11. It’s refreshing to read your posts – I love that you’re so open and honest about things that can be [unnecessarily, IMO] considered taboo by some people.

    I’m 24, in medical school, recently married, and got a Mirena IUD last August. SUCH a great decision! I love the thing – no babies while I’m in school for sure! I’m less bloated than I was on the pill, and no scariness after accidentally forgetting to take a pill after a few hours. However, even though I more than did my research on its effectiveness AND safety (read: effect on fertility) in nulliparous women, every once in awhile I get nervous that I’m doing some kind of damage to my uterus by allowing a foreign body to live there for 5 years. I know that’s unreasonable given that many people get pregnant faster after removal of the IUD than stopping the pill, but I’m still glad to hear that you successfully used it and had no trouble conceiving! I had a few very light periods when I got it, but now I have none — not a bad thing at all. Funny though, I know exactly what you mean about actually liking to get your period when you were younger; I couldn’t wait to get it in middle school and definitely felt like a woman when it started happening!

    Thanks for writing!
    Em K, MD (almost)

    PS to other commenters concerned about hormones, I agree about not wanting to pump more hormones into our bodies. I ended up choosing Mirena as a compromise; It does release a progesterone-like hormone, but only locally within the uterus; blood levels of the hormone are not much higher than they are in people who don’t use hormonal BC. I didn’t want the heavy periods and cramping that some get with a copper IUD, nor was going without bc an option at this time in my life.

    PPS since I am a poor graduate student, I got the IUD for next to nothing at planned parenthood. They have a partnership with an organization that donates IUDs and you pay about $125 for the insertion. If you have crummy health insurance that doesn’t cover BC (like mine) this is a great option! 🙂 $125 for 5 years of no pills and no preg scares is pretty cheap.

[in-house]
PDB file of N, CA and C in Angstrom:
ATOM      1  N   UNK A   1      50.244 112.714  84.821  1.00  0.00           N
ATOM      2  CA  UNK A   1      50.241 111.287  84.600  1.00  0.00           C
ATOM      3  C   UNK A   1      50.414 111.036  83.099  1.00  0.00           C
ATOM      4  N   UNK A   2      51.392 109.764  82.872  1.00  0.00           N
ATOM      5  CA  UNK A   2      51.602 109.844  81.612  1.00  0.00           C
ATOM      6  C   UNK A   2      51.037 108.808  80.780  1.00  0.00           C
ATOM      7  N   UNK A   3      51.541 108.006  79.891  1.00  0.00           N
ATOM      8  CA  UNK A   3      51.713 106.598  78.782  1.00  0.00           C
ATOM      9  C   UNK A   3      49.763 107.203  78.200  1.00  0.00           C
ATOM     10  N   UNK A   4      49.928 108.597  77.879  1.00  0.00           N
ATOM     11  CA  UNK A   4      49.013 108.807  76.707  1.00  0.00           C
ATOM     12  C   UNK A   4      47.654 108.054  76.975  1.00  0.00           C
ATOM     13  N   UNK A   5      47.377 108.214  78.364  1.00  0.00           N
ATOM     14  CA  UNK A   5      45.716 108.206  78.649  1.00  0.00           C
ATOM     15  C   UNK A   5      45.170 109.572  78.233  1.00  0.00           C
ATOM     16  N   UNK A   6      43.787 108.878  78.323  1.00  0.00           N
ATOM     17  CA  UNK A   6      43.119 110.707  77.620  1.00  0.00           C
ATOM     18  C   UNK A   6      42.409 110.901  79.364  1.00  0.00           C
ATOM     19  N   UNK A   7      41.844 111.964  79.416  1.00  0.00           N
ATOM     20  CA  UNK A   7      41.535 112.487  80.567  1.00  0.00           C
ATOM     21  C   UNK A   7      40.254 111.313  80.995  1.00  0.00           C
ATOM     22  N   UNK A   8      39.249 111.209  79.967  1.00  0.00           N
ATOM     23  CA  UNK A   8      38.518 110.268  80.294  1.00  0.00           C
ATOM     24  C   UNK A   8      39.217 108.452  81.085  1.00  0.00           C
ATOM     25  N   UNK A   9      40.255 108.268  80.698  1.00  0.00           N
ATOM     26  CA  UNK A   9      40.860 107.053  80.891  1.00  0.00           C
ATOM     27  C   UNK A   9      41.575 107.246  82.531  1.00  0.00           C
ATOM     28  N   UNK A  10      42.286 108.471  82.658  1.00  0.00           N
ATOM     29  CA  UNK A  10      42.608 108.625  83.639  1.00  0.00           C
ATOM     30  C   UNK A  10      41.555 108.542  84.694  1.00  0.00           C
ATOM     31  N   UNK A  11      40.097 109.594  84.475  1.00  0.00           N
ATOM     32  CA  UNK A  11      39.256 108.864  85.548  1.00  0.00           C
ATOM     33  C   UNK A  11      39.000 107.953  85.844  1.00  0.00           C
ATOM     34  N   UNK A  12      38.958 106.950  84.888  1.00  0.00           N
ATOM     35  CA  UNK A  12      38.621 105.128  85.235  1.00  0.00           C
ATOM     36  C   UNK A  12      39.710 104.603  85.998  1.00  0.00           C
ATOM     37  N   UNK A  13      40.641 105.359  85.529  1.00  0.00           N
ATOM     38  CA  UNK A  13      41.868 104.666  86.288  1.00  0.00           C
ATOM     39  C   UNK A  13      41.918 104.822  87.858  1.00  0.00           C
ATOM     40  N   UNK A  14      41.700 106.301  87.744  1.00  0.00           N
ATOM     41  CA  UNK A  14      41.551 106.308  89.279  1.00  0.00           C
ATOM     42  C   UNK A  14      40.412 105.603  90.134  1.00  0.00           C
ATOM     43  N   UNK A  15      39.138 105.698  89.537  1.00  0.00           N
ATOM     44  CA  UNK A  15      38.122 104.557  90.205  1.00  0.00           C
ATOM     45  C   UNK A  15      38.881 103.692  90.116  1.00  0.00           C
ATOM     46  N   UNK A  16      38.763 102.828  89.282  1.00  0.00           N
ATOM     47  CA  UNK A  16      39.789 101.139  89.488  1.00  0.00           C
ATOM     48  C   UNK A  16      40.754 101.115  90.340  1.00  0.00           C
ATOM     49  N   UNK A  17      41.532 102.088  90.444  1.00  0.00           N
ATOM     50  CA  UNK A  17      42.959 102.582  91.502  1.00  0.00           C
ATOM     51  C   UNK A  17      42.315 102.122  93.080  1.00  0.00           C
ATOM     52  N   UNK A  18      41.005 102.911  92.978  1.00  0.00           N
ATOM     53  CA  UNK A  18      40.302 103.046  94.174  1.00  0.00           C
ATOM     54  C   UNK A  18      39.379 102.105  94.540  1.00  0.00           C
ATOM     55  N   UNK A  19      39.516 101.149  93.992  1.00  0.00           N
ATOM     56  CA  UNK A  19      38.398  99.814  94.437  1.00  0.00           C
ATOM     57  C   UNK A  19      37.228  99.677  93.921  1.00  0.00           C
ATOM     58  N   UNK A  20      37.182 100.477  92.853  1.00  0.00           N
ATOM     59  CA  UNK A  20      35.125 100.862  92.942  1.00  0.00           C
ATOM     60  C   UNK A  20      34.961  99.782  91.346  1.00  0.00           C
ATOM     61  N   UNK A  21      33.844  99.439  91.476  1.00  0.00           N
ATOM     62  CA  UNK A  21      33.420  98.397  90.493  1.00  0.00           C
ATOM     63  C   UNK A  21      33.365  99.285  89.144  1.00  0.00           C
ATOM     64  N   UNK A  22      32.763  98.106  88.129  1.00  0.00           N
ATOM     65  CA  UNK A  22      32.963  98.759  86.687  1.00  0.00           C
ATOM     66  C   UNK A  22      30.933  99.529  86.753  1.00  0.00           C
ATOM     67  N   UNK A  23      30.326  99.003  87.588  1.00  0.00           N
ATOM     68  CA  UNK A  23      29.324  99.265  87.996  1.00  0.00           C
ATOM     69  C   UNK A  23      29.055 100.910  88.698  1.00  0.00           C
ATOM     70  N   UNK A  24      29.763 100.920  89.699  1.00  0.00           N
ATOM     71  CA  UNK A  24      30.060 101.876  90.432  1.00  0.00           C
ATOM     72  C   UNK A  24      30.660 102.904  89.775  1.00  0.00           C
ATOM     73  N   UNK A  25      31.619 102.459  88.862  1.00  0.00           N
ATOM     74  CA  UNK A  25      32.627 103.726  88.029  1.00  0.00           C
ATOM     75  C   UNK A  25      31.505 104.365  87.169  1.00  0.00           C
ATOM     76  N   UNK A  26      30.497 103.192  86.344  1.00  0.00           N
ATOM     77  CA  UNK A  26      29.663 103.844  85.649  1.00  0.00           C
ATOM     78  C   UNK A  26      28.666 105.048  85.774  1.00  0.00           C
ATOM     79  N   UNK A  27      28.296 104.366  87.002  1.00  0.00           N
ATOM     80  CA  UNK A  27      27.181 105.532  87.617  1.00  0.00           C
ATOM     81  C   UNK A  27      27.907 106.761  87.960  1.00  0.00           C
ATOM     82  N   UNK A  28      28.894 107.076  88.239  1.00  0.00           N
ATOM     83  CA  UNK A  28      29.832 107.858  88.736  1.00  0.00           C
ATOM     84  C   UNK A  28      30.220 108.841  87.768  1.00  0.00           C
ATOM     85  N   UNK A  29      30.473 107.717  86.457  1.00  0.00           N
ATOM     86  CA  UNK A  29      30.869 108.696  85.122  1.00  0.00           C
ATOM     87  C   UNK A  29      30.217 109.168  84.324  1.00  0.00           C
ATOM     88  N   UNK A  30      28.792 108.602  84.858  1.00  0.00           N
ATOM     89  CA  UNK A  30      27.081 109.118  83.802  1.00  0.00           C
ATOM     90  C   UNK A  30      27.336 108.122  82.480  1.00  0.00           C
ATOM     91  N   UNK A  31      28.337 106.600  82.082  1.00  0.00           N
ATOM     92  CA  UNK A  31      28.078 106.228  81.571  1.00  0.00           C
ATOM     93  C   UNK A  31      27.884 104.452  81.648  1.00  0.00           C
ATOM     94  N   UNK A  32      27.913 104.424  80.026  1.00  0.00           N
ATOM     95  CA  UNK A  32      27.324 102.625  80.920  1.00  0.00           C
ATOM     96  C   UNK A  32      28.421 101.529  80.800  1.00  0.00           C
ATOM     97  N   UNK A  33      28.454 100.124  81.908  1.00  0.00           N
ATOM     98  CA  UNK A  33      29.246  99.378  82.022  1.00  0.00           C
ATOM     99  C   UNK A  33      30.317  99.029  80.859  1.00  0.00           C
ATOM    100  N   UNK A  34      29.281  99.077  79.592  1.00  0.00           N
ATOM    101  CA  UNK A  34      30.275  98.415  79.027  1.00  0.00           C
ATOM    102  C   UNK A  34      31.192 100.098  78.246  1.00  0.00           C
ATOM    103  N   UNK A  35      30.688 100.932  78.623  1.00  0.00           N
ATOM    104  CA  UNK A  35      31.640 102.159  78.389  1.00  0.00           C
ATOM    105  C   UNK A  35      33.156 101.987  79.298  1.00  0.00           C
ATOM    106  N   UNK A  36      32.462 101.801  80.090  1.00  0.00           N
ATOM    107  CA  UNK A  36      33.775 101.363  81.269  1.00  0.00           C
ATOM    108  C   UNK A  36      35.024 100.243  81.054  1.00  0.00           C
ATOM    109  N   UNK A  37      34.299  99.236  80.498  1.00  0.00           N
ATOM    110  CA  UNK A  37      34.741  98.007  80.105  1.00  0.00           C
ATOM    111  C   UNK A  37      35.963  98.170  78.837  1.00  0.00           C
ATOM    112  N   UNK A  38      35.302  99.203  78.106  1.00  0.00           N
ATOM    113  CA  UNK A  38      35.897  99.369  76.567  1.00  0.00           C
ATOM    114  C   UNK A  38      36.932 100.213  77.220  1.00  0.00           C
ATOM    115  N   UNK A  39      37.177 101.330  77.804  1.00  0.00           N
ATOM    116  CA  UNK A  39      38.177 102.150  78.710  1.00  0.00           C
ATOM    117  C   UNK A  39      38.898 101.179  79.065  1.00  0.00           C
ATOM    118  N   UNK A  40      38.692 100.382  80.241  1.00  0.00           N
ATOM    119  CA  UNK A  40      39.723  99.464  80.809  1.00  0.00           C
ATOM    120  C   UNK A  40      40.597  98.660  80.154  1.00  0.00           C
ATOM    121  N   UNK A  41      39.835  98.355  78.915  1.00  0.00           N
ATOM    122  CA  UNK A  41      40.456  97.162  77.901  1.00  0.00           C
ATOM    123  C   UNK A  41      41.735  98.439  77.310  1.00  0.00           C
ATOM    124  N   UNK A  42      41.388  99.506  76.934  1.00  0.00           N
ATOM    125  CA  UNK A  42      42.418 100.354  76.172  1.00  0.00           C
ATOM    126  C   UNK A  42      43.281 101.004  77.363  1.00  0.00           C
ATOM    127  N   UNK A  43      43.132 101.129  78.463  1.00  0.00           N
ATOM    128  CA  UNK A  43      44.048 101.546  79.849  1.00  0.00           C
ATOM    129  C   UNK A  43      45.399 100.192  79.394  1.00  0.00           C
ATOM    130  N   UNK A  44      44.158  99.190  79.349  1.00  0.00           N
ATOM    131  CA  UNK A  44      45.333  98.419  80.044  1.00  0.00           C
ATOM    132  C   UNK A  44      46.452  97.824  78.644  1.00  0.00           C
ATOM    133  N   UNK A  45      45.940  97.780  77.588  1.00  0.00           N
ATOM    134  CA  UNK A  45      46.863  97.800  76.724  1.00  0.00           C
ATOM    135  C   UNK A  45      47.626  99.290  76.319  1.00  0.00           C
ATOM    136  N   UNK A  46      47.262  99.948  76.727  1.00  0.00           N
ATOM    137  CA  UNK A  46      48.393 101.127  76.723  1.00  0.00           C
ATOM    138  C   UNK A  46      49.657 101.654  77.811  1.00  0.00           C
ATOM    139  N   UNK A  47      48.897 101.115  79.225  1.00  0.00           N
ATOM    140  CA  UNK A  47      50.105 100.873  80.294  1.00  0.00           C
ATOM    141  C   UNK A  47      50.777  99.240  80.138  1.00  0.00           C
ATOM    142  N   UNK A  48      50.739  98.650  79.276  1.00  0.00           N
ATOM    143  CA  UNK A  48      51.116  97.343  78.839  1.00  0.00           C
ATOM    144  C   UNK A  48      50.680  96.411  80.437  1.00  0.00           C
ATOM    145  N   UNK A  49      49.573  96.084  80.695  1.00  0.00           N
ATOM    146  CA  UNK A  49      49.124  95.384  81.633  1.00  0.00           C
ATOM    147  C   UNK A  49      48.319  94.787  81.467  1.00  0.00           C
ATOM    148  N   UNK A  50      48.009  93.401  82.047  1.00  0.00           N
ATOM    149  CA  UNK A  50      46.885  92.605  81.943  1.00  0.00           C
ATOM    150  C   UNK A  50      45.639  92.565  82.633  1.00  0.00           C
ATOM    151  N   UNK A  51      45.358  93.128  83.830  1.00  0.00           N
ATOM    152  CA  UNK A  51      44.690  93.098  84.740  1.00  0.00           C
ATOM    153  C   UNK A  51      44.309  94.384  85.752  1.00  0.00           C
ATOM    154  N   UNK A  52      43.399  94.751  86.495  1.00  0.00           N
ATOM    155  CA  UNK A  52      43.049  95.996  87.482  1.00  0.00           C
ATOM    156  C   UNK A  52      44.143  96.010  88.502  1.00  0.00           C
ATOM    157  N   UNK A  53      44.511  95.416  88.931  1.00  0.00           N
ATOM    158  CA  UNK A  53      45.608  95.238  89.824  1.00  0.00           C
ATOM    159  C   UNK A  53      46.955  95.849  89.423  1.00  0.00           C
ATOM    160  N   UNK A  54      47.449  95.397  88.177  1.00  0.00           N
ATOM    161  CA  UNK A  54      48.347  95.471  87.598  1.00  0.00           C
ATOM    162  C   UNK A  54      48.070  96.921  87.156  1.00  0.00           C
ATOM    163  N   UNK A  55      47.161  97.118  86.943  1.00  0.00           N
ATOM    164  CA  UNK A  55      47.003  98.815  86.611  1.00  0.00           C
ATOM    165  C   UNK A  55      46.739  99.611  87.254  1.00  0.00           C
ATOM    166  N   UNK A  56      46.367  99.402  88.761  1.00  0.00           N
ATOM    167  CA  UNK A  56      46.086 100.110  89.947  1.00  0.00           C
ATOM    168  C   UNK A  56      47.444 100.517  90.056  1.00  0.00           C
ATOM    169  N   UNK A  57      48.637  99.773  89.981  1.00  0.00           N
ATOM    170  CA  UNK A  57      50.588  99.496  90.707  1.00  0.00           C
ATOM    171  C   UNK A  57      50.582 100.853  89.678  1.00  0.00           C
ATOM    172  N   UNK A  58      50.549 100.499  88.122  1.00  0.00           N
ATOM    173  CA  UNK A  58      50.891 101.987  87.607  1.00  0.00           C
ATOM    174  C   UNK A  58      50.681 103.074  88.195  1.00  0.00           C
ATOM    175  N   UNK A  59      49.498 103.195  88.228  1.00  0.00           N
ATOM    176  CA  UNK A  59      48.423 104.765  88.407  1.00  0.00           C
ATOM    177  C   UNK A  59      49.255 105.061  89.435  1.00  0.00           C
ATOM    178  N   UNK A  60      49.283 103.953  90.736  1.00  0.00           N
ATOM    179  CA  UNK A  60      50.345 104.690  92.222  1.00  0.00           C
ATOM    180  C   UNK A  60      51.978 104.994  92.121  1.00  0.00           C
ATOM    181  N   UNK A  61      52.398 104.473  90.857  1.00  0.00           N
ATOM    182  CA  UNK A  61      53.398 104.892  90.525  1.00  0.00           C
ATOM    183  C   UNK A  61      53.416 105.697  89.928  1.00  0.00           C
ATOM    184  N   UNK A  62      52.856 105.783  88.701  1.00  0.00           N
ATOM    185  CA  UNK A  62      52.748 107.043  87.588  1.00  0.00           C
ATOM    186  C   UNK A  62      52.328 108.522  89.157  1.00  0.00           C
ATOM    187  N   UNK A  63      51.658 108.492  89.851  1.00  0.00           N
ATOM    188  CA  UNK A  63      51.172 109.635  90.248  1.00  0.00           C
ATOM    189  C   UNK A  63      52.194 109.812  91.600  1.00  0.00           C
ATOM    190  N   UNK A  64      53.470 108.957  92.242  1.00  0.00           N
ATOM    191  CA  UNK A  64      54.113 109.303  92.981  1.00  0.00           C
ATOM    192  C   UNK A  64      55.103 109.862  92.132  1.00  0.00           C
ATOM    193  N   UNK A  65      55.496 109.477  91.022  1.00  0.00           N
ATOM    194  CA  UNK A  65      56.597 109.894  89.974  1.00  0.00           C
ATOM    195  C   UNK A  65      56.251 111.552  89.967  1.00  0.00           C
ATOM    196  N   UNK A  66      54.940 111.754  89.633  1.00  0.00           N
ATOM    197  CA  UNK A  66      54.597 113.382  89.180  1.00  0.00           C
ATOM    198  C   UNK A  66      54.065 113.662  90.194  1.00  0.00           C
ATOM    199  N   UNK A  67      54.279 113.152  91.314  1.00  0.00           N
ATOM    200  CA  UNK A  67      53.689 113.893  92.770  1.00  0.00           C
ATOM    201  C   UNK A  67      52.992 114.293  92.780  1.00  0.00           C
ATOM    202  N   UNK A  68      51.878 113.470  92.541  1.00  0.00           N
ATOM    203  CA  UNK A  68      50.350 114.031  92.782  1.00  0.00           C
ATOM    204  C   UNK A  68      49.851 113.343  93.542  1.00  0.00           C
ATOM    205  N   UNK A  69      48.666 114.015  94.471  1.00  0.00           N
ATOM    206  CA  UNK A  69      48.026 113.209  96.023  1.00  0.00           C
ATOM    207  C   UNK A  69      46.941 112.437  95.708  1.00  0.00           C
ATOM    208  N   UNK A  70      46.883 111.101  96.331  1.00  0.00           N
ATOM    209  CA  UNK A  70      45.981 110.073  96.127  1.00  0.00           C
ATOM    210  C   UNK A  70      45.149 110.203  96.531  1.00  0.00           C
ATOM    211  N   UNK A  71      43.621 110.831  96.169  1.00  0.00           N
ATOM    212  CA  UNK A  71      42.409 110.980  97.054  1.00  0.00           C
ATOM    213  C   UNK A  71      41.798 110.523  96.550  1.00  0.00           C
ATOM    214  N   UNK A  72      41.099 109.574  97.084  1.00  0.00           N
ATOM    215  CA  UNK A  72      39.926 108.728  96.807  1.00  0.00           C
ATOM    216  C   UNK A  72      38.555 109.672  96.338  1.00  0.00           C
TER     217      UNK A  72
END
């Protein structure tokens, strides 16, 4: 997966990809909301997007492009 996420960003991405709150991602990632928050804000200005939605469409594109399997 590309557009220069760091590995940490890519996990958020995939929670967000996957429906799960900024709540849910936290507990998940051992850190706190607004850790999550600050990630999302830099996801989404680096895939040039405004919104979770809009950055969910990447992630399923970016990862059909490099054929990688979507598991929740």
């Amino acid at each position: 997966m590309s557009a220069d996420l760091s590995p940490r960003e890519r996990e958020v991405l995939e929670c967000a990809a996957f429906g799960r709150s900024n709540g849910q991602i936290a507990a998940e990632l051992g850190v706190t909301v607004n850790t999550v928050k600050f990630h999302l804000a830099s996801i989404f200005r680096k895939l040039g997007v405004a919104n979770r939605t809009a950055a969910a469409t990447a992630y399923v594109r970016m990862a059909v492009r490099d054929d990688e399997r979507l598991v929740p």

12. Kath, do you mind sharing what insurance provider you use? We are researching individual plans, and only one provider offers maternity coverage at all- for about $425 extra a month!! And it doesn’t kick in for 12 months. I know rates can vary by state (we’re in GA) but I am looking for any info I can get!

    1. I am also wondering, what is maternity insurance? Is this something that is offered when you are self-insured as opposed to receiving insurance through ones employer?

      1. I’m just impressed you can get it at all! There is no such thing as an individual maternity insurance for purchase in Texas. The only way to have maternity insurance is to be covered by a corporate group plan. The only way any maternity costs will be covered is if I have a medical emergency. Completely healthy pregnancy? Nothing. This is why I’m going to join a Medishare-type group fairly soon.

  13. Prior to getting pregnant, I was using Natural Family Planning as a birth control method. We succesfully prevented pregnancy for 10 months. Prior to opting for this method, I read “Taking Charge of Your Fertility.” That book was EYE OPENING! I had no idea what my body did each month, beyond what you get taught public school sex ed. I knew NOTHING about how my cervix changes, or cervical fluid. It’s really quite fascinating. I think all women should be taught these things about their bodies.

    1. my husband and I used this method too! We prevented pregnancy for 3+ years this years and I loved not having any hormones from birth control in my body. I highly recommend it as well.

      1. Just wanted to add some support for these methods! I’m a big proponent of NFP – it was our only method for 7 years and when we decided to get pregnant with #2 it happened on our first cycle of trying. We’re back to NFP and are pretty sure that we’ll stick with this until we are done done with babies. Hormones are not an option for me and I love the fact that NFP is a “couple” method rather than just something that I’m doing to my body.

  14. It’s crazy how things happen. In August I had a miscarriage that seemed to last forever, got my period right away in October and got pregnant that month! I never ever expected it to happen so fast like that, but I think this pregnancy was meant to be and the other wasn’t 🙂

    1. Hi Emily,